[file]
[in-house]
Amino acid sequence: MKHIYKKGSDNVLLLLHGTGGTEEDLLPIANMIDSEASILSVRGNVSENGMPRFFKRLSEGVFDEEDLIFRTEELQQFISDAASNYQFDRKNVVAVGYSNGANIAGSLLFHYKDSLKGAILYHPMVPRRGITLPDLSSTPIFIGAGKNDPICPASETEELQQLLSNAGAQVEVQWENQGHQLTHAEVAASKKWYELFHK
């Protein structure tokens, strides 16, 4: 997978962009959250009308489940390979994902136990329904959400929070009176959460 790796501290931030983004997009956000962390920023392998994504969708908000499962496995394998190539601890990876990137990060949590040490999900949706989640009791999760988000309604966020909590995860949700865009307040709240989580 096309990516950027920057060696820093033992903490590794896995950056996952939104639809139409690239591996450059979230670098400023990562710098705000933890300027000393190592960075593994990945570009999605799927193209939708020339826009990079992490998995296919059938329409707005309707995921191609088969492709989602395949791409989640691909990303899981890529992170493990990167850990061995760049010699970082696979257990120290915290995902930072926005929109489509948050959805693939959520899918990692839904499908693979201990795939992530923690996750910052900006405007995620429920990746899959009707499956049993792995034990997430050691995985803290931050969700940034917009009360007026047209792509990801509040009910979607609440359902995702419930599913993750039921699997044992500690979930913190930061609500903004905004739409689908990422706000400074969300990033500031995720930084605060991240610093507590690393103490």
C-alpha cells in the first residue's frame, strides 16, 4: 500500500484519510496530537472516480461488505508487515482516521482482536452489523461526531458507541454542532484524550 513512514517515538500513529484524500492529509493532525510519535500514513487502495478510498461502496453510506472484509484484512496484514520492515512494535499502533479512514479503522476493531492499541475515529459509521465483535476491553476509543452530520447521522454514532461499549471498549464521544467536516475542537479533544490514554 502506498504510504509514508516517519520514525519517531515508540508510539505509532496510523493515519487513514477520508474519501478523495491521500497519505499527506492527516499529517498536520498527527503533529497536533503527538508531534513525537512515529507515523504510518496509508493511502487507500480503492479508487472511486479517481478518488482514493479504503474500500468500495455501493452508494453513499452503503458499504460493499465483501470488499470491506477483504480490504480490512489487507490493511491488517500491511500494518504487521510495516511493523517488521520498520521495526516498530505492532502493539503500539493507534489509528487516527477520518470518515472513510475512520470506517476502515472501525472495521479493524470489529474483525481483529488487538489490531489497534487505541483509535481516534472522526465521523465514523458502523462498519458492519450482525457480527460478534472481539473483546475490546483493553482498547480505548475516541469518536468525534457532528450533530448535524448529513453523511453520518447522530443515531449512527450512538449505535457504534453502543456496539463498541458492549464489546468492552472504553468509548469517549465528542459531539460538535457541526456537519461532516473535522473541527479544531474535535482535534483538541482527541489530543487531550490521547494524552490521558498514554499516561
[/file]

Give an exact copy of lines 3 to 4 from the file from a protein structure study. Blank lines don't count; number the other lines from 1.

């Protein structure tokens, strides 16, 4: 997978962009959250009308489940390979994902136990329904959400929070009176959460 790796501290931030983004997009956000962390920023392998994504969708908000499962496995394998190539601890990876990137990060949590040490999900949706989640009791999760988000309604966020909590995860949700865009307040709240989580 096309990516950027920057060696820093033992903490590794896995950056996952939104639809139409690239591996450059979230670098400023990562710098705000933890300027000393190592960075593994990945570009999605799927193209939708020339826009990079992490998995296919059938329409707005309707995921191609088969492709989602395949791409989640691909990303899981890529992170493990990167850990061995760049010699970082696979257990120290915290995902930072926005929109489509948050959805693939959520899918990692839904499908693979201990795939992530923690996750910052900006405007995620429920990746899959009707499956049993792995034990997430050691995985803290931050969700940034917009009360007026047209792509990801509040009910979607609440359902995702419930599913993750039921699997044992500690979930913190930061609500903004905004739409689908990422706000400074969300990033500031995720930084605060991240610093507590690393103490």
C-alpha cells in the first residue's frame, strides 16, 4: 500500500484519510496530537472516480461488505508487515482516521482482536452489523461526531458507541454542532484524550 513512514517515538500513529484524500492529509493532525510519535500514513487502495478510498461502496453510506472484509484484512496484514520492515512494535499502533479512514479503522476493531492499541475515529459509521465483535476491553476509543452530520447521522454514532461499549471498549464521544467536516475542537479533544490514554 502506498504510504509514508516517519520514525519517531515508540508510539505509532496510523493515519487513514477520508474519501478523495491521500497519505499527506492527516499529517498536520498527527503533529497536533503527538508531534513525537512515529507515523504510518496509508493511502487507500480503492479508487472511486479517481478518488482514493479504503474500500468500495455501493452508494453513499452503503458499504460493499465483501470488499470491506477483504480490504480490512489487507490493511491488517500491511500494518504487521510495516511493523517488521520498520521495526516498530505492532502493539503500539493507534489509528487516527477520518470518515472513510475512520470506517476502515472501525472495521479493524470489529474483525481483529488487538489490531489497534487505541483509535481516534472522526465521523465514523458502523462498519458492519450482525457480527460478534472481539473483546475490546483493553482498547480505548475516541469518536468525534457532528450533530448535524448529513453523511453520518447522530443515531449512527450512538449505535457504534453502543456496539463498541458492549464489546468492552472504553468509548469517549465528542459531539460538535457541526456537519461532516473535522473541527479544531474535535482535534483538541482527541489530543487531550490521547494524552490521558498514554499516561